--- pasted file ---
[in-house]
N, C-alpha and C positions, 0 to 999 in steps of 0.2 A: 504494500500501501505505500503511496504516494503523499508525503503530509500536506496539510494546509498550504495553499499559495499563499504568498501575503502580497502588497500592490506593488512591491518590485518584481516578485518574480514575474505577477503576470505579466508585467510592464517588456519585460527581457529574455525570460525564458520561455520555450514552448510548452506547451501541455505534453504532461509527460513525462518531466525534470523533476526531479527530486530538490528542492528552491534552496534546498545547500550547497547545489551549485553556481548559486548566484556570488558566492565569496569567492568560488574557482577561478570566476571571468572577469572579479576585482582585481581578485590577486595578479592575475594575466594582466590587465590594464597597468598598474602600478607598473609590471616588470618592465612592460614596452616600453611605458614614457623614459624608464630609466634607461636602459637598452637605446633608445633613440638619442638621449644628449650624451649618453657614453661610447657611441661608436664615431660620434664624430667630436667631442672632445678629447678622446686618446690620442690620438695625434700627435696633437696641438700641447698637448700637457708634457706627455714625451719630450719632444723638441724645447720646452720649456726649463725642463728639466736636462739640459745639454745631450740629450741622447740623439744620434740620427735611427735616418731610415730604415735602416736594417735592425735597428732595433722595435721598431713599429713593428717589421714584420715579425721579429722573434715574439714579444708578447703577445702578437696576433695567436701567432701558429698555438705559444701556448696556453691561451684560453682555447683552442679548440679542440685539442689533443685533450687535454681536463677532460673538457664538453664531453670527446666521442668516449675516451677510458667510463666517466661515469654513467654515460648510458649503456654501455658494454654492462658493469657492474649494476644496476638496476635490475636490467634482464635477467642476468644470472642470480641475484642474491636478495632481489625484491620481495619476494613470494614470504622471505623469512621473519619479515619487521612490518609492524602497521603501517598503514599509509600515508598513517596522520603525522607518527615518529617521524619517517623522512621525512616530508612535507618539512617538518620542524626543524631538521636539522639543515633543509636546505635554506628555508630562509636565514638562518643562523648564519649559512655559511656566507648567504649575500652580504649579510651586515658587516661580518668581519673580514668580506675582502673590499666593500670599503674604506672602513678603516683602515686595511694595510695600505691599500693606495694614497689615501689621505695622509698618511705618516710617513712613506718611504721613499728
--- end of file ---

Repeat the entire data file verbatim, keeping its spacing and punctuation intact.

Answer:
[in-house]
N, C-alpha and C positions, 0 to 999 in steps of 0.2 A: 504494500500501501505505500503511496504516494503523499508525503503530509500536506496539510494546509498550504495553499499559495499563499504568498501575503502580497502588497500592490506593488512591491518590485518584481516578485518574480514575474505577477503576470505579466508585467510592464517588456519585460527581457529574455525570460525564458520561455520555450514552448510548452506547451501541455505534453504532461509527460513525462518531466525534470523533476526531479527530486530538490528542492528552491534552496534546498545547500550547497547545489551549485553556481548559486548566484556570488558566492565569496569567492568560488574557482577561478570566476571571468572577469572579479576585482582585481581578485590577486595578479592575475594575466594582466590587465590594464597597468598598474602600478607598473609590471616588470618592465612592460614596452616600453611605458614614457623614459624608464630609466634607461636602459637598452637605446633608445633613440638619442638621449644628449650624451649618453657614453661610447657611441661608436664615431660620434664624430667630436667631442672632445678629447678622446686618446690620442690620438695625434700627435696633437696641438700641447698637448700637457708634457706627455714625451719630450719632444723638441724645447720646452720649456726649463725642463728639466736636462739640459745639454745631450740629450741622447740623439744620434740620427735611427735616418731610415730604415735602416736594417735592425735597428732595433722595435721598431713599429713593428717589421714584420715579425721579429722573434715574439714579444708578447703577445702578437696576433695567436701567432701558429698555438705559444701556448696556453691561451684560453682555447683552442679548440679542440685539442689533443685533450687535454681536463677532460673538457664538453664531453670527446666521442668516449675516451677510458667510463666517466661515469654513467654515460648510458649503456654501455658494454654492462658493469657492474649494476644496476638496476635490475636490467634482464635477467642476468644470472642470480641475484642474491636478495632481489625484491620481495619476494613470494614470504622471505623469512621473519619479515619487521612490518609492524602497521603501517598503514599509509600515508598513517596522520603525522607518527615518529617521524619517517623522512621525512616530508612535507618539512617538518620542524626543524631538521636539522639543515633543509636546505635554506628555508630562509636565514638562518643562523648564519649559512655559511656566507648567504649575500652580504649579510651586515658587516661580518668581519673580514668580506675582502673590499666593500670599503674604506672602513678603516683602515686595511694595510695600505691599500693606495694614497689615501689621505695622509698618511705618516710617513712613506718611504721613499728